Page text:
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Blog: Book Buses, Crowded Buses & just Plain Crazy Buses


Nov 2011

Book Buses, Crowded Buses & just Plain Crazy Buses

Posted by / in The Book Bus /

The last week of Bookbus in Livingstone coincided with the general election here in Zambia. Campaigning, which mostly seems to involve driving around in cars with “bad quality” speakers on top, shouting (something Zambians are very good at!!) at people to vote for you, has been going on a while at all times of day and night. The ruling MMD party has been in power for 20 years and lots of people think it’s time for change.

The actual election was held on a Tuesday and this basically meant lots of teachers and pupils took it as an excuse to have several days, or even the whole week, off school!! . In fact LOADS of things stopped working because of the election. The whole of Livingstone ran out of bottled coke/fanta, you couldn’t post a parcel, and buses were cancelled. Basically anything that wasn’t working that week was blamed on “oh, it’s because of the election”!!

Everything finished well with Bookbus, our last morning was at Cowboy Cliffs preschool and we took some bread, jam and orange squash and had a little picnic! As always it was sad to say goodbye. We finished up with an impromptu disco courtesy of our taxi drivers radio. Even the eachers and taxi driver were bopping away with the kids and the yellow t-shirted M’zungus to the current Zambian hits! The bus is all packed up now and ready for it’s period of hibernation!!

Now I was meant to travel to Malawi on Friday night with Claire and Bella, 2 Bookbus volunteers, who were joining the project (and the Book Bus Truck) in Malawi, but all buses were cancelled because of the election result being declared! (…Because of the election!!!) The opposition won.

Anyway, we finally set off on the first leg of the journey from Livingstone to Lusaka on Saturday night. We had really loud music for the entire 8 hours even though it was the middle of the night, I kept wondering why no one else was getting annoyed but it wasn’t until the last 20 minutes that I realised that it was ONLY our speaker that was working, the rest of the bus was in silence!

The next step involved changing at Lusaka at 3 in the morning and was, as always, an adventure. There are always so many people clambering to help you, to carry your bag, to show you right bus etc all in the hope of a small tip! And of course 3 m’zungu girls look easy prey but I’ve done it so many times now, I know how to go about it, as soon as you answer them in their language they know you belong and the crowd around you thins out a bit!!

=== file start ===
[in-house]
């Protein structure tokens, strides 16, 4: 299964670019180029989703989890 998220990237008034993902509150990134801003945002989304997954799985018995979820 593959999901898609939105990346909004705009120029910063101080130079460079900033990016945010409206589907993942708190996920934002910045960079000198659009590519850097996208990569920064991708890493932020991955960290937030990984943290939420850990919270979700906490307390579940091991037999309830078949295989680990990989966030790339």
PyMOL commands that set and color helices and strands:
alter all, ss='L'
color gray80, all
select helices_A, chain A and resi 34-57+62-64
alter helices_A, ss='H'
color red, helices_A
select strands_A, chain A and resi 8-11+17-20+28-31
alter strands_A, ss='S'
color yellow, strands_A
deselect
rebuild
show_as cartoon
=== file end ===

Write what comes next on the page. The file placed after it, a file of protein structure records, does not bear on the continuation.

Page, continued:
The next bus was Lusaka to Lilongwe and it was literally falling to pieces. It was scheduled to leave at 5am but didn’t move an inch until 7am! It was packed and the aisle was full of crates, baggage and kids. It smelt like dry fish and halfway through the journey I found out why…as a bag of dried fish fell from the overhead racks and landed tail first on my hand as I was dozing. I have 2 nice small scars from where the fish tails cut me! A kid next to us was sick and generally it was just pretty funny…but only because there were 3 of us! We amused most of the bus by taking only one of the three free fantas we were entitled to and sharing it! That’s because we know loo stops are rare or non-existent on trans-African buses. Any food we need is bought through the windows at any opportune stop. Local people with baskets of fruit, chips, roasted corn cobs or even fried baby birds are encamped at any place a bus needs to stop, e.g. any police road block and as soon as the bus stops they crowd around holding up their wares. All transactions are done through the window at the top of your voice!

We pass miles of empty bush, cross the Luangwa river, drive through villages and small towns. The side of the road is always full of people walking along to the markets, to collect water or just going about their daily business. In towns there are markets with people selling all kinds of things from used clothes to fried goat, form bike tyres to flip flops! In Malawi they are very inventive with naming their shops. “No farming No life Shop.” “No money, No friends Hardware” or my personal favourite so far “Let them talk, such is life Grocery”. It can be a good way to pass the time trying to find the funniest title!

One boarder crossing and 11 hours later we arrived in Lilongwe. We spent the night in Lilongwe and then got ANOTHER bus which was meant to leave at 7.30am but left 2 hours late! If we thought the other one was crowded then this was extremely crowded…dictionary definition of “packed like sardines”! Hundreds (well dozens!)of people in the aisle!! And it stopped at EVERY village on the way and it was always the one woman at the back with 10 bags and the chicken that needed to get off and nobody thought that leaving a bit of space in the aisle was a good idea!! We had to all get off twice for police but then everyone piled back on, usually the aisle people first and then nobody could get to their seat! CRAZY! Another bag fell on my head but thankfully no fish!! We finally arrived after 8 and a half hours….it was meant to take 4 and a half!!! There was a bit of a sense of humour failure after about 6 hours but we rallied by playing 20 questions and “seat dancing” to our iPods and that earned us a lot more stares!!

We are finally reunited with the Book bus truck, at lake Malawi, right on the beach and seek out the bar for a cool drink, without having to worry when the next loo stop will be!!
African Bus Journeys….there’s always a story in them! I wonder what will happen when I retrace my steps on my return to Livingstone?

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